New Jersey stockpiled goalie prospects this season to prepare for the eventual departure of Martin Brodeur. Which prospect looks the best and who will be able to immediately contribute?
It's tough to say at this point because Scott Wedgewood, Maxime Clermont and newly-signed Keith Kinkaid have yet to play a minute of professional hockey. Wedgewood had a great first season as a full-time starter in the OHL, and was a big reason why Plymouth was able to upset Kitchener in round one of the playoffs. Clermont had some bumpy points during the season, even losing the starting job twice, but has turned his season around in a big way in the playoffs for Gatineau. Both have tremendous upside and appear to be on a good development curve, but projecting goaltenders is a difficult thing to do. Kinkaid was a highly sought after NCAA free agent and will get the chance to jump right to the pro game next year, so depending on how quick he adjusts, he's likely to be the first of the bunch to at least get a chance to immediately contribute.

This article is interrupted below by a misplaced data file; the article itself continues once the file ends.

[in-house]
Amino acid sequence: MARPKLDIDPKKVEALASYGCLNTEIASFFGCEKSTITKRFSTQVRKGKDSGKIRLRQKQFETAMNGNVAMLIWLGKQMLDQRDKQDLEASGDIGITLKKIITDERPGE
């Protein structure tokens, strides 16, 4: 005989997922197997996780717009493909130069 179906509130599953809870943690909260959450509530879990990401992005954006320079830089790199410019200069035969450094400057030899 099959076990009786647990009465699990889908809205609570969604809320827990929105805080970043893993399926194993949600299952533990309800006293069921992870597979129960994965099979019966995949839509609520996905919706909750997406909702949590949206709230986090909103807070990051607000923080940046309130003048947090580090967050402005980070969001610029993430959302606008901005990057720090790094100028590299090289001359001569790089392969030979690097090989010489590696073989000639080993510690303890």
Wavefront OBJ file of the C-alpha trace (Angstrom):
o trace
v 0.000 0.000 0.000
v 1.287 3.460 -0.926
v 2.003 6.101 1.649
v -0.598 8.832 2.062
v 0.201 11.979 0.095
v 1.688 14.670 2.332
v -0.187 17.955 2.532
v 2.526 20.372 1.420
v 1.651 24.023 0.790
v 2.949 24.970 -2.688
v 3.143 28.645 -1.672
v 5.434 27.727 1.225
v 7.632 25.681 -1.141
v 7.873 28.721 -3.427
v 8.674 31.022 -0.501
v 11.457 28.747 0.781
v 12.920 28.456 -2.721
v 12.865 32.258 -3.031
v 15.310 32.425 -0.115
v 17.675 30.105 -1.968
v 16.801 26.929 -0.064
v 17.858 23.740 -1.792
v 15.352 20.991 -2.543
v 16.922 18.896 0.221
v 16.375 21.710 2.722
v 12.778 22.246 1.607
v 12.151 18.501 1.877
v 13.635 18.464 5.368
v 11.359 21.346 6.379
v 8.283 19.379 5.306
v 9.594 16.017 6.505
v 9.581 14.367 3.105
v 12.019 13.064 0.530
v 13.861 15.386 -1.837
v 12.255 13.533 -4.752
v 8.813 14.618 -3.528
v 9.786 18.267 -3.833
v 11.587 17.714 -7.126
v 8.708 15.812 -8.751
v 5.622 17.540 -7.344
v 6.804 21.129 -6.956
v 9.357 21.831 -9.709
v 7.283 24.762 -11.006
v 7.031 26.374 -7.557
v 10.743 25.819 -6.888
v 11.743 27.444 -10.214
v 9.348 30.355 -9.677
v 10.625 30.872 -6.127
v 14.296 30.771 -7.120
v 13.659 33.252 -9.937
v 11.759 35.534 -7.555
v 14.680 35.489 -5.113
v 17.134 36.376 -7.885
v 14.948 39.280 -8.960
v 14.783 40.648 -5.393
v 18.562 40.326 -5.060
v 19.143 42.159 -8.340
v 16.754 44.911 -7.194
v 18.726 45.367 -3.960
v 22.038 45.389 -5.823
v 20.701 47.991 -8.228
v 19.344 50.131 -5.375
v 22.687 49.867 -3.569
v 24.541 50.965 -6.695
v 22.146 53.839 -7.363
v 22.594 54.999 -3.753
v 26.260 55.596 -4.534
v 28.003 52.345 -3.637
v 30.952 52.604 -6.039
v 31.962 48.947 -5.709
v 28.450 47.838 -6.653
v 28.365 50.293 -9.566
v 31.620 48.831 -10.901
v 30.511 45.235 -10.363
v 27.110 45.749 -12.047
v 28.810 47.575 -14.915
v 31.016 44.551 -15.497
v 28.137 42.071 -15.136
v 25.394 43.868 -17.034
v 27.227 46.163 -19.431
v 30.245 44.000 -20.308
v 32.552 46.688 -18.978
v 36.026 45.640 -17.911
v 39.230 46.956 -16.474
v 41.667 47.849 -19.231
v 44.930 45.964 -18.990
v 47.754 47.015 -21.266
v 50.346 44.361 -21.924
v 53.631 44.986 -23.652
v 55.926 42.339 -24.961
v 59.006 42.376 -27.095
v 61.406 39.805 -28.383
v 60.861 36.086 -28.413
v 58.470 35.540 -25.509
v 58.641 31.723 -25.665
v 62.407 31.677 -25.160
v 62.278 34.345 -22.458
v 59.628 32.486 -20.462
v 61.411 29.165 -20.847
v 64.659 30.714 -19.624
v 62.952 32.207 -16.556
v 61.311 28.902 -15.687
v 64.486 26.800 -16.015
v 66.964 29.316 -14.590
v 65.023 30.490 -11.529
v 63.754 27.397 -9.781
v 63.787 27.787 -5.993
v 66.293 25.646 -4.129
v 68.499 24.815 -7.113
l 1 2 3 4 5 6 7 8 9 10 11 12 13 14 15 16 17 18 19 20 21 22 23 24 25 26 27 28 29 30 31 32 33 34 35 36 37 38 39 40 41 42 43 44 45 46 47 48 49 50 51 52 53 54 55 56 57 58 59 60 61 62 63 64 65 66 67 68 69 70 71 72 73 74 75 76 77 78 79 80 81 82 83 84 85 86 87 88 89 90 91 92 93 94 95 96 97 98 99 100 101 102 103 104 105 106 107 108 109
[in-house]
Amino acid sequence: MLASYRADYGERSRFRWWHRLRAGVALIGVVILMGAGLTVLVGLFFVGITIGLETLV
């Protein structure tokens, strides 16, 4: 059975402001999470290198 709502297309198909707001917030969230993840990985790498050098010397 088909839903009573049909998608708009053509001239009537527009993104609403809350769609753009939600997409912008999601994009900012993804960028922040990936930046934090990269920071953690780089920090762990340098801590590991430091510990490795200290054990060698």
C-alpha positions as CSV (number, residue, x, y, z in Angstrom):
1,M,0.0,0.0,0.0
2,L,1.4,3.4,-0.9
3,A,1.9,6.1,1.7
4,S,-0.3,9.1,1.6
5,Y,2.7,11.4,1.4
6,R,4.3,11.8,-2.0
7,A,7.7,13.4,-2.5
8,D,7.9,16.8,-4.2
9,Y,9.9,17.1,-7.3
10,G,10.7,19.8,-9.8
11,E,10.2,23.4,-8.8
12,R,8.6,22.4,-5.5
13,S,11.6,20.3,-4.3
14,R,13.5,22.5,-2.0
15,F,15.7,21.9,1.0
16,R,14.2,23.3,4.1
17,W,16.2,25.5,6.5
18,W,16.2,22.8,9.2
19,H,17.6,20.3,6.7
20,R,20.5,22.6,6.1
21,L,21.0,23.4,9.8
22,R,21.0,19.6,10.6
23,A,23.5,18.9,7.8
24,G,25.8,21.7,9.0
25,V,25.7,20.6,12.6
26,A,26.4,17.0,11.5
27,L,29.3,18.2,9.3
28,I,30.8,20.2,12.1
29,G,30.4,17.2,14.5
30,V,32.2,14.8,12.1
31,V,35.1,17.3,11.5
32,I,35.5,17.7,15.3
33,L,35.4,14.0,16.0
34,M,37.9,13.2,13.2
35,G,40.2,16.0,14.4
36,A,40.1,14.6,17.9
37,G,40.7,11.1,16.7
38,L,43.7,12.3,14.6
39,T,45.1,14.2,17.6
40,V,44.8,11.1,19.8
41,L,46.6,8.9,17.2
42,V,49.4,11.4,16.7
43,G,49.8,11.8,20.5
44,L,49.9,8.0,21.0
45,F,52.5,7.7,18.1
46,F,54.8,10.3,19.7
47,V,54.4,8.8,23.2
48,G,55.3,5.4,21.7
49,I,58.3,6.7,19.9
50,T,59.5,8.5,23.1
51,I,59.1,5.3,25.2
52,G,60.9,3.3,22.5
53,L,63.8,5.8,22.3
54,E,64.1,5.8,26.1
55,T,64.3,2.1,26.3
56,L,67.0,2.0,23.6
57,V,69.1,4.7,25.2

Mark Fayne, Matt Taormina and several other rookie defenseman played significant minutes along the blueline this season. Who can we expect to remain, and what prospect should watch to rise and grab an open spot?
It will be interesting to see where on the depth chart Fayne ends up next season. He literally came out of nowhere and, though he faded somewhat down the stretch, proved himself to be a reliable NHL defenseman who thrived under the tutelage of Lemaire. He's probably reached his peak in terms of his development, so he won't be able to rest on his laurels next year.
Even though he missed practically three-quarters of the season, one could argue that Taormina was the Devils biggest offensive threat from the backend. I think he's a lock next season because the team desperately needs the dimension he brings to the table.